It is no secret that I am a sucker for steel-and-glass modern architecture. The more shocking, the better. In the Southbank of London, the long awaited construction of the Shard is nearing completion, with most of the scaffolding already gone and just a few cranes getting in the way.
With its whopping 310 meters tall, the Shard will become once finished the tallest building in the European Union, and the 46th tallest in the world. Mind you, almost nothing compared to all those South-East Asian or Arab Emirates behemoths, but quite impressive given the surroundings.
Needless to say, the irreverent Brits could never let this pointy thing sticking out of the river side get off with a boring name like “32 London Bridge Tower”, so it got immediately re-christened as “the glass shard” or simply “the shard”. A more adequate name quite on par with the Gherkin (close shot here), and the Razor.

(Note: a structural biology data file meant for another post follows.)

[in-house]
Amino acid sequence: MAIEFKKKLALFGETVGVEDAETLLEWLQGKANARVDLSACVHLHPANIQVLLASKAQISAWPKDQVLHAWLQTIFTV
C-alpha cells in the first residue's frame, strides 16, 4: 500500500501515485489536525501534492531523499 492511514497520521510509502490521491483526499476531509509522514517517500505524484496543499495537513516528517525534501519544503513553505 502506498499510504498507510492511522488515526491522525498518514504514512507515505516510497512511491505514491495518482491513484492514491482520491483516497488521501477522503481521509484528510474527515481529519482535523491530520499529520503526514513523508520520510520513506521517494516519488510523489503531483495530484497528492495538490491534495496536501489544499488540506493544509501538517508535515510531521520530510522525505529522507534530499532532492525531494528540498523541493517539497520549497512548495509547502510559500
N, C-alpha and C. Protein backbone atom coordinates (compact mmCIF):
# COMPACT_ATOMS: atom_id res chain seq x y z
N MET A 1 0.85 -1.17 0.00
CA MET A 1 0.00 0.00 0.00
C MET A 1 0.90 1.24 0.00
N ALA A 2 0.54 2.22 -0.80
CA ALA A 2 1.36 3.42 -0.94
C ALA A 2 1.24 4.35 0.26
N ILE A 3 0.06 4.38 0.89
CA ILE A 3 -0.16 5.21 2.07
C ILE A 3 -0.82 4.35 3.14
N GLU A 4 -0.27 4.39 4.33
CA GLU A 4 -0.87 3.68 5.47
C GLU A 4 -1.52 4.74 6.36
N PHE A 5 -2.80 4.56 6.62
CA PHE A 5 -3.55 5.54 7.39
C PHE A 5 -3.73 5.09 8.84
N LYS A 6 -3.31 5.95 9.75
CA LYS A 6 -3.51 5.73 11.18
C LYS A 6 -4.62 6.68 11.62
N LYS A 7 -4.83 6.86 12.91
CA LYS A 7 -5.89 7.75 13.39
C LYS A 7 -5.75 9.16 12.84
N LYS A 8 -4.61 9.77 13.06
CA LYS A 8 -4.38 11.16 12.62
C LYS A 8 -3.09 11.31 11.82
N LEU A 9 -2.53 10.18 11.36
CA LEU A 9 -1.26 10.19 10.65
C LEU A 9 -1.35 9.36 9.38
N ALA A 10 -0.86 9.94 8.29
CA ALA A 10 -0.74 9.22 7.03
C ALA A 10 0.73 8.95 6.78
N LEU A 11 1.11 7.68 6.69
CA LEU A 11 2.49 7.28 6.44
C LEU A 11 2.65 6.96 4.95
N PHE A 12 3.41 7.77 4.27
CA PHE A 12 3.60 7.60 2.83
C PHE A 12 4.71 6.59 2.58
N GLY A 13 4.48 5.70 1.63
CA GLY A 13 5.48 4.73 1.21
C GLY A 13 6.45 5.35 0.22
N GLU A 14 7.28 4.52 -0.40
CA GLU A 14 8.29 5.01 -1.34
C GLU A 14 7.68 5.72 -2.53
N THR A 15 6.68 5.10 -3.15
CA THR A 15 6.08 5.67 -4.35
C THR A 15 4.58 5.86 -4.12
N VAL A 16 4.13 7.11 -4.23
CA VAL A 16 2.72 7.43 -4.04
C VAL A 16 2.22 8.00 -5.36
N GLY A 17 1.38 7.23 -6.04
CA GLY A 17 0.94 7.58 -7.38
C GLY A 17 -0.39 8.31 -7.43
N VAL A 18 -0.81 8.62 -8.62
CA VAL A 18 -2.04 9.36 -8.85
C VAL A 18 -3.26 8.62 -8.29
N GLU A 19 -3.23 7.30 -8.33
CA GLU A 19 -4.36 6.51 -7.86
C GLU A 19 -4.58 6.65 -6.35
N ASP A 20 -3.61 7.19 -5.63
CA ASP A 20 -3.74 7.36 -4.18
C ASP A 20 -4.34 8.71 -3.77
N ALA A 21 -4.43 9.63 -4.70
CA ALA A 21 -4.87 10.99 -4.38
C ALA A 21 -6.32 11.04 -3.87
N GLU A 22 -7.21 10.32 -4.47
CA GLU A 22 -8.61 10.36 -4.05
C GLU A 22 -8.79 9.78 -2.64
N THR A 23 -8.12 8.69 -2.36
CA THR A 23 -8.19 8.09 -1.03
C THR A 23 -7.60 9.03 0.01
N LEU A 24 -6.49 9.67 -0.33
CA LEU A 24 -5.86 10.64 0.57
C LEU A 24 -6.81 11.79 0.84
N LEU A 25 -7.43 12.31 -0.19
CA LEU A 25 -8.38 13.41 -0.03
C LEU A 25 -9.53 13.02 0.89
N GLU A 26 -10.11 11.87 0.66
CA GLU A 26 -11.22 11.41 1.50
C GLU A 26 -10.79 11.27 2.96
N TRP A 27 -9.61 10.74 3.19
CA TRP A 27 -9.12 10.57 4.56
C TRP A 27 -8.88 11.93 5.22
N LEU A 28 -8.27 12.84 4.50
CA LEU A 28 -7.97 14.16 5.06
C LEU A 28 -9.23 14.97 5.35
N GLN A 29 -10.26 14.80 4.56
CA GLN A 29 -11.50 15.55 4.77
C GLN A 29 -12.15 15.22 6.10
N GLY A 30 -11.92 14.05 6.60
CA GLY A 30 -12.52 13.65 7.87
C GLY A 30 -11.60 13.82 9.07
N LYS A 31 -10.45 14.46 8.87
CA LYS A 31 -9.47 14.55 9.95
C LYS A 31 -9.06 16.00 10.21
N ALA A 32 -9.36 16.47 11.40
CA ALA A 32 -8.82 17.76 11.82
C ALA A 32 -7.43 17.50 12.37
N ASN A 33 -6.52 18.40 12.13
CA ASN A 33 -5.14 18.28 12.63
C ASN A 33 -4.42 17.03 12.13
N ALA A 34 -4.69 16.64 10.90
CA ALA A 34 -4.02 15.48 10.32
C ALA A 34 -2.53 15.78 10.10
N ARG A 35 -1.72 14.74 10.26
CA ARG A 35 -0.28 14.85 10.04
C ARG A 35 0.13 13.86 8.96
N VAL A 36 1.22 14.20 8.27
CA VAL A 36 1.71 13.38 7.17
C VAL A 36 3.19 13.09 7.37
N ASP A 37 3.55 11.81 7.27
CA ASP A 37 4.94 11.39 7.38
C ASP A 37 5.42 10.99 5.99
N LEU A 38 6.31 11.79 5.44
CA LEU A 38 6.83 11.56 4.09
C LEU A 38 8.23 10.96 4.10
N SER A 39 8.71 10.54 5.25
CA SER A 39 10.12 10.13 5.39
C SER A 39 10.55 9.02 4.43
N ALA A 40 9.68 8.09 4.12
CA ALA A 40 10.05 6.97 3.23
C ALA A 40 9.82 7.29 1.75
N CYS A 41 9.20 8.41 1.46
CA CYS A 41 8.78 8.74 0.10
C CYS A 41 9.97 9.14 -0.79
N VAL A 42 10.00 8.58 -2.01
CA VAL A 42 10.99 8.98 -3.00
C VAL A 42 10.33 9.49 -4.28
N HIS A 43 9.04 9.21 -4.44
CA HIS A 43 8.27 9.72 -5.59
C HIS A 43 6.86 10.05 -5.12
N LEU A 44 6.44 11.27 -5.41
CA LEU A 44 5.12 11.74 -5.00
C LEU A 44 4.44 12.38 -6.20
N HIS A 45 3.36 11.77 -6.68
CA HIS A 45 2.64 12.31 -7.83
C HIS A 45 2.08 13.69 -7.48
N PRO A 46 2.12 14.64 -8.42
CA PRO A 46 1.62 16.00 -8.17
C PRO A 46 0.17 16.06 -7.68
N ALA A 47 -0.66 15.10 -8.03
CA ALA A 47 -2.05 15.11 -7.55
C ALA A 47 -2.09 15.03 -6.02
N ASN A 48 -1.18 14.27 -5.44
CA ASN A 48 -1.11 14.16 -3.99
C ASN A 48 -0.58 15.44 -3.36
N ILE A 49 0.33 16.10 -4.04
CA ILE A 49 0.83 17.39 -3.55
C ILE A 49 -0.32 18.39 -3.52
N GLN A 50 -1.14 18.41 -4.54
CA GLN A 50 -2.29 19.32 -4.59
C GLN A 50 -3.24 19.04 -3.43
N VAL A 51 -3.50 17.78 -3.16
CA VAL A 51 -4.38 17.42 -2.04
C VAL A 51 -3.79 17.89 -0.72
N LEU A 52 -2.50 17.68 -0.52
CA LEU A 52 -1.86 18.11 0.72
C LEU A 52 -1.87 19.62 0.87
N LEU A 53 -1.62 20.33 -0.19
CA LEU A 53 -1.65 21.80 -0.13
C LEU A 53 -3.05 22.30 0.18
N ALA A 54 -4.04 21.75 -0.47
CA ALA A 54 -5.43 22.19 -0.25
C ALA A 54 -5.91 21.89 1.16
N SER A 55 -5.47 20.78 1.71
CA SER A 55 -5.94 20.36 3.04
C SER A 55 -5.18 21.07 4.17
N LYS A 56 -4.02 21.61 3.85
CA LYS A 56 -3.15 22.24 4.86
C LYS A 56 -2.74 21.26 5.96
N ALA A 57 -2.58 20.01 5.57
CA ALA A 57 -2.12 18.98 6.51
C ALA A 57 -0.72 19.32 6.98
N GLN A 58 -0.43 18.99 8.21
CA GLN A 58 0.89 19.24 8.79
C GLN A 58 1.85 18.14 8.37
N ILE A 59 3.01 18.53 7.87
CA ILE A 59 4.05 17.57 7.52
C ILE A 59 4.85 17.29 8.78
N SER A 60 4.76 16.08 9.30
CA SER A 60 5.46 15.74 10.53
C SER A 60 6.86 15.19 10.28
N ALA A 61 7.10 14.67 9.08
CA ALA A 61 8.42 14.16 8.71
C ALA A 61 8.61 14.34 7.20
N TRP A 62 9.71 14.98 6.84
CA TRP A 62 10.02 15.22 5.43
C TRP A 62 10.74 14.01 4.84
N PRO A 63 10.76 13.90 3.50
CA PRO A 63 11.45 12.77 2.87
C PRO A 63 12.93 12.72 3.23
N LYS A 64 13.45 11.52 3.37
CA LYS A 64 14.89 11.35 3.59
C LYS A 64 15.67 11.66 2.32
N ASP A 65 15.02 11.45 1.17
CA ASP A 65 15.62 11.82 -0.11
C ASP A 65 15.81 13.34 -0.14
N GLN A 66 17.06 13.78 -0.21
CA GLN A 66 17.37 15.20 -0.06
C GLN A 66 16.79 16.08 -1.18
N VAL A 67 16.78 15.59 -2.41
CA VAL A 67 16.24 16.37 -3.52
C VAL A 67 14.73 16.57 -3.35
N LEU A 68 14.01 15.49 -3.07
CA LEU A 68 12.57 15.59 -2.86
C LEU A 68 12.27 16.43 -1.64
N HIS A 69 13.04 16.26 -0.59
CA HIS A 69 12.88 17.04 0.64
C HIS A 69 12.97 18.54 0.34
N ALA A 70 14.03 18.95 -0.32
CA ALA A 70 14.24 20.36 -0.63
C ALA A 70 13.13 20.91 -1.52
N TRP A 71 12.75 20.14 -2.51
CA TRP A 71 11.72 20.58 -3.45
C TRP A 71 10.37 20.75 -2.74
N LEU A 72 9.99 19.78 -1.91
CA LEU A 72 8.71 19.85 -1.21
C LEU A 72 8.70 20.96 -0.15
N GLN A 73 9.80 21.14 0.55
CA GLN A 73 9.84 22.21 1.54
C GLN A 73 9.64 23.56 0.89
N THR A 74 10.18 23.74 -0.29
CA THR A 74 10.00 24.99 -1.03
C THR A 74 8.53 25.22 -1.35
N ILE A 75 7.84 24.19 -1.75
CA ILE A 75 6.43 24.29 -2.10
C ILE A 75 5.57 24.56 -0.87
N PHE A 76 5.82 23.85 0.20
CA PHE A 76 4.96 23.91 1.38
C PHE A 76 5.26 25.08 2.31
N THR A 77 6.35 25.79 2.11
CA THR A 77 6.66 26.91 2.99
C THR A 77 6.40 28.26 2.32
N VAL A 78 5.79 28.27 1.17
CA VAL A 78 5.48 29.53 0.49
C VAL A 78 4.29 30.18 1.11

This was another of the pics I took dunring the snow days before Christmas time in London. It was so cold outside that the city looked like a ghost town, even around usually crowded areas. The canals in the Docklands, by the Canary Wharf, were almost forzen and the snowed boats made a really nice visual impression.
Hope you like it!
Docklands near the Canary Wharf in London, during a snowy winter day.
One of my favorite locations in London is the abandoned Battersea power station, located by the riverside in West London, in the Southern shore. The building is really an iconic landmark that has been featured countless times in different contexts, from the album cover of Pink Floyd’s Animals to the more recent filming of Christopher Nolan’s The Dark Night. After many years of operation, Battersea power station (that used to be a coal-fired power plant) hasn’t been used for its initial purpose since 1983, and ever since a number of ideas on what to do with the building popped up.
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